Add to these beliefs my conviction that the Bible is the very words of God and that I had an intimate relationship with God where I talked to him (in prayer) and he talked back to me (through the Holy Spirit), it is not surprising that my life was in a state of constant turmoil. Peace? How could I have peace when there were sins to be confessed and eradicated. Remember, Evangelicals believe that all of us of daily sin in thought, word, and deed. Unlike Catholics who seemly to only sweat the big stuff, Evangelicals believe any thought, word, or behavior that does not conform to teachings of the Bible (and the leadership of the Holy Spirit) is a sin. Jesus, himself, taught this when he said in Matthew 5:28, But I say unto you, That whosoever looketh on a woman to lust after her hath committed adultery with her already in his heart.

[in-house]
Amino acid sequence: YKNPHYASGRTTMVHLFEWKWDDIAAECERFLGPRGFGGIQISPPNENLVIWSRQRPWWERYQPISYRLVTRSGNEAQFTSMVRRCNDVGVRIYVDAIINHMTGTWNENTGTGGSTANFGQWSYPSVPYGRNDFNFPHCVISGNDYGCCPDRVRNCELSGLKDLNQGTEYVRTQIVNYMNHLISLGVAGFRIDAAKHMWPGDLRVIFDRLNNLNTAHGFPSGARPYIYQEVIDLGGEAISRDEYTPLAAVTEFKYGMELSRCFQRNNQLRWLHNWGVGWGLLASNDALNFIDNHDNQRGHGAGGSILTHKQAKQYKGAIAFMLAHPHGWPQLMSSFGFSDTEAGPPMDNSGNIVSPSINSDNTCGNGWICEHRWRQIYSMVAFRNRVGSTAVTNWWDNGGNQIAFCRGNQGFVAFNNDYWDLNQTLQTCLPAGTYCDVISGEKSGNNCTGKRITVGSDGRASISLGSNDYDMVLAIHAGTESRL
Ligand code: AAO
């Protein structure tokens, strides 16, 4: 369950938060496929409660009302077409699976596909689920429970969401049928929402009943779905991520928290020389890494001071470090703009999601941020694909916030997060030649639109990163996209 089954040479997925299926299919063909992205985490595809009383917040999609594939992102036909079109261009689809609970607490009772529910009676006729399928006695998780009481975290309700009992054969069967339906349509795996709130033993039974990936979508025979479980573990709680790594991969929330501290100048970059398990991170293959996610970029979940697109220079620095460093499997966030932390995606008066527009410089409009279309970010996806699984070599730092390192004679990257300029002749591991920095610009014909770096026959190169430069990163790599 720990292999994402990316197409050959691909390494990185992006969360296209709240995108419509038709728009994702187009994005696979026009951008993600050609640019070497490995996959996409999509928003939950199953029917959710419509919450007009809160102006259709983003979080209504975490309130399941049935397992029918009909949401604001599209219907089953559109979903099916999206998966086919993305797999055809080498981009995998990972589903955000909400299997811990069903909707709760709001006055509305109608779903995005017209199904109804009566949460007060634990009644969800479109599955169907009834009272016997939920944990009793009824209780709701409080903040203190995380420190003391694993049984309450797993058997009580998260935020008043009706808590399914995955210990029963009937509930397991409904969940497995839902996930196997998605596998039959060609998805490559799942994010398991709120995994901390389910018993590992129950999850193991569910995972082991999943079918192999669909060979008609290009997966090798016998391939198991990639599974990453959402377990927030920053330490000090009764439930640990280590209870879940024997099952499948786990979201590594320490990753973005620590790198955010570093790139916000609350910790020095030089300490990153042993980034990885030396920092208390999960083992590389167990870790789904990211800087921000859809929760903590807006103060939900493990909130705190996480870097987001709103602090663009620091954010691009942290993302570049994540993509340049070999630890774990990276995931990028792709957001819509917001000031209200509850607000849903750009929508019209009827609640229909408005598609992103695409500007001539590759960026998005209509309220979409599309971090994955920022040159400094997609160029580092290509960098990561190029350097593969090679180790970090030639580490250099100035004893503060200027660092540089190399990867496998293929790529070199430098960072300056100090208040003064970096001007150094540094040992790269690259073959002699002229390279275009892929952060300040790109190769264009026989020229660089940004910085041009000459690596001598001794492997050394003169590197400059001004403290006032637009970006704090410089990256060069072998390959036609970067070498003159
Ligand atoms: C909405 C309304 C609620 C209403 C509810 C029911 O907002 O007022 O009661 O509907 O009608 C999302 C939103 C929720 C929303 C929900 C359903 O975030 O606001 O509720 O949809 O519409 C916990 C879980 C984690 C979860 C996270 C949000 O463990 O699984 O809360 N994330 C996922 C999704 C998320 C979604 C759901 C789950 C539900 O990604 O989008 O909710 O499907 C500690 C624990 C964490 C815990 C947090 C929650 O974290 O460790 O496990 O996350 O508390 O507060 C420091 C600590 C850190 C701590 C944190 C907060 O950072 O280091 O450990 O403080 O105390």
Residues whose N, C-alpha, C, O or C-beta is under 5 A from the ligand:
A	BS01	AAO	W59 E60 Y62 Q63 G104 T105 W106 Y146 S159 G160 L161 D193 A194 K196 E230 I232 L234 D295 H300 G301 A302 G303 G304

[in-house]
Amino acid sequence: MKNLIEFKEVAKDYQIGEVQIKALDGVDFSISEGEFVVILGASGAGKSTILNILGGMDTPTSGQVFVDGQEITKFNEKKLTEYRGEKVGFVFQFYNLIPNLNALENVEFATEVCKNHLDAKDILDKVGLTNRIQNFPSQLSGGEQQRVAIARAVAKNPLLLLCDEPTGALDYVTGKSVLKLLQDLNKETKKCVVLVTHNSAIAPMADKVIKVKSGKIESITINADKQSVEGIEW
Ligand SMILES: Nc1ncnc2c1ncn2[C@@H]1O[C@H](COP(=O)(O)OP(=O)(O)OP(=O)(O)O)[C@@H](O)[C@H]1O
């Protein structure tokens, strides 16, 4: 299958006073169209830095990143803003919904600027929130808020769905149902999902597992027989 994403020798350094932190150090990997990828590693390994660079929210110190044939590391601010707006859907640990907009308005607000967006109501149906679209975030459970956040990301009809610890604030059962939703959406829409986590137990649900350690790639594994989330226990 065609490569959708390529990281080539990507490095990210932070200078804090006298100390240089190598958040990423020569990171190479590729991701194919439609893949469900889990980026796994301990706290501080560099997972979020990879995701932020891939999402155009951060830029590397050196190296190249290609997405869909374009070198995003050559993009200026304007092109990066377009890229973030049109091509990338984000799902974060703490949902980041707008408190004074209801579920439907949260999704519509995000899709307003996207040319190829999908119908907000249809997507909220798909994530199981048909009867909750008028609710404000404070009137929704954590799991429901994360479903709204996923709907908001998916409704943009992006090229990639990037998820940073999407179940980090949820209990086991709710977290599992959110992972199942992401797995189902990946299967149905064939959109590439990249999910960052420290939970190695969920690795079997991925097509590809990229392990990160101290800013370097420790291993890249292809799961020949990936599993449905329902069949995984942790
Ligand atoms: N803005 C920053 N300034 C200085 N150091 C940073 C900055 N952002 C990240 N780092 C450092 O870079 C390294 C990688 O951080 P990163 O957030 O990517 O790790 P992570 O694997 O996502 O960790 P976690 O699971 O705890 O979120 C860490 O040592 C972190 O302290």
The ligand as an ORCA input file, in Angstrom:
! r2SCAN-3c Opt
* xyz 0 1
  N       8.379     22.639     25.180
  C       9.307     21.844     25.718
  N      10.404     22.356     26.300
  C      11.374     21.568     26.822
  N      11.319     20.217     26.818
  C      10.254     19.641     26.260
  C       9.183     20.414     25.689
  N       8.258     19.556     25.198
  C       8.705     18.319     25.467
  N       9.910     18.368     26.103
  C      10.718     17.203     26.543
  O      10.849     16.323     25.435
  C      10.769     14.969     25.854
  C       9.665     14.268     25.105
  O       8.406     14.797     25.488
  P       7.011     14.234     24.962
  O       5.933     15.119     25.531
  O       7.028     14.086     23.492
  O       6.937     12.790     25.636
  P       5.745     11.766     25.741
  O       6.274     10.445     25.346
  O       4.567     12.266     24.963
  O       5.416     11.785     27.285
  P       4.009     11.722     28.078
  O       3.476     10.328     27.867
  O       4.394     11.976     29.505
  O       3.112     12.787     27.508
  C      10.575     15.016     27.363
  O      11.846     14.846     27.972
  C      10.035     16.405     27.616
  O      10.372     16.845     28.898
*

Imagine how difficult life was for me when virtually everything I did in life was potentially a sin. Worse yet, I had to judge my motives for doing anything. Giving $50 to a homeless person was considered an act of compassion, but if I gave the money so people would think well of me, I had sinned against God. And then there were sins of commission and omission. Not only could thoughts, words, and deeds be sins, but failing to do something could be a sin too. Murdering someone was certainly was a sin, but so was not trying to stop abortion doctors from murdering zygotes (Greek for babies).
What I have written above about my spiritual quest can be summed up this way: I had a thirst for God. I needed God more than anything. I wanted his presence and power in my life. I read Christian biographies of great men who were devotes seekers God, men such as Hudson Taylor, E.M. Bounds, C.T. Studd, John Wesley, David Brainerd, D.L. Moody, Charles Spurgeon, Adoniram Judson, George Whitfield, George Muller, Nate Saint, and Jim Elliot. These stories stirred a yearning in me that, for many years, could not be quenched.